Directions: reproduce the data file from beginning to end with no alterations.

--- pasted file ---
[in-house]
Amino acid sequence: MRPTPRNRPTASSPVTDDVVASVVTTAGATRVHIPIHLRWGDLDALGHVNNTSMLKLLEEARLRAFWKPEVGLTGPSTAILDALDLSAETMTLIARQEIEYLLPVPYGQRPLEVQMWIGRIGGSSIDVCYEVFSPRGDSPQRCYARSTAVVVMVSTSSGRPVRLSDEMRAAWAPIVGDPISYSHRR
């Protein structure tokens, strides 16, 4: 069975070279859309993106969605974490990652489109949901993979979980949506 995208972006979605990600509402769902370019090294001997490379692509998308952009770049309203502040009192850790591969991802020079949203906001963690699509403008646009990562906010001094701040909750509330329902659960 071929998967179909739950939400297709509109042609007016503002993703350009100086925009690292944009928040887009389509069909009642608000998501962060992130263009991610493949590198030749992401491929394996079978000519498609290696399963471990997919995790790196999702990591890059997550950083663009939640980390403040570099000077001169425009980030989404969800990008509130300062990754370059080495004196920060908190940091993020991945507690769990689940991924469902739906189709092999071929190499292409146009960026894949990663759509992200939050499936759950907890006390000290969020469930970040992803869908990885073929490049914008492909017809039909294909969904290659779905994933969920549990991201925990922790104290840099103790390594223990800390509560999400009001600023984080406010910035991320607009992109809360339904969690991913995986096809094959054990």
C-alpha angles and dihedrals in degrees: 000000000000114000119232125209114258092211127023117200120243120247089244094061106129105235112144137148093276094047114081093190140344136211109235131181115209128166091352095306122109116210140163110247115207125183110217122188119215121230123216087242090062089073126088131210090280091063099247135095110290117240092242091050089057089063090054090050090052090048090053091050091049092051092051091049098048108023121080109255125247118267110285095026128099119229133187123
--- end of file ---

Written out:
[in-house]
Amino acid sequence: MRPTPRNRPTASSPVTDDVVASVVTTAGATRVHIPIHLRWGDLDALGHVNNTSMLKLLEEARLRAFWKPEVGLTGPSTAILDALDLSAETMTLIARQEIEYLLPVPYGQRPLEVQMWIGRIGGSSIDVCYEVFSPRGDSPQRCYARSTAVVVMVSTSSGRPVRLSDEMRAAWAPIVGDPISYSHRR
């Protein structure tokens, strides 16, 4: 069975070279859309993106969605974490990652489109949901993979979980949506 995208972006979605990600509402769902370019090294001997490379692509998308952009770049309203502040009192850790591969991802020079949203906001963690699509403008646009990562906010001094701040909750509330329902659960 071929998967179909739950939400297709509109042609007016503002993703350009100086925009690292944009928040887009389509069909009642608000998501962060992130263009991610493949590198030749992401491929394996079978000519498609290696399963471990997919995790790196999702990591890059997550950083663009939640980390403040570099000077001169425009980030989404969800990008509130300062990754370059080495004196920060908190940091993020991945507690769990689940991924469902739906189709092999071929190499292409146009960026894949990663759509992200939050499936759950907890006390000290969020469930970040992803869908990885073929490049914008492909017809039909294909969904290659779905994933969920549990991201925990922790104290840099103790390594223990800390509560999400009001600023984080406010910035991320607009992109809360339904969690991913995986096809094959054990």
C-alpha angles and dihedrals in degrees: 000000000000114000119232125209114258092211127023117200120243120247089244094061106129105235112144137148093276094047114081093190140344136211109235131181115209128166091352095306122109116210140163110247115207125183110217122188119215121230123216087242090062089073126088131210090280091063099247135095110290117240092242091050089057089063090054090050090052090048090053091050091049092051092051091049098048108023121080109255125247118267110285095026128099119229133187123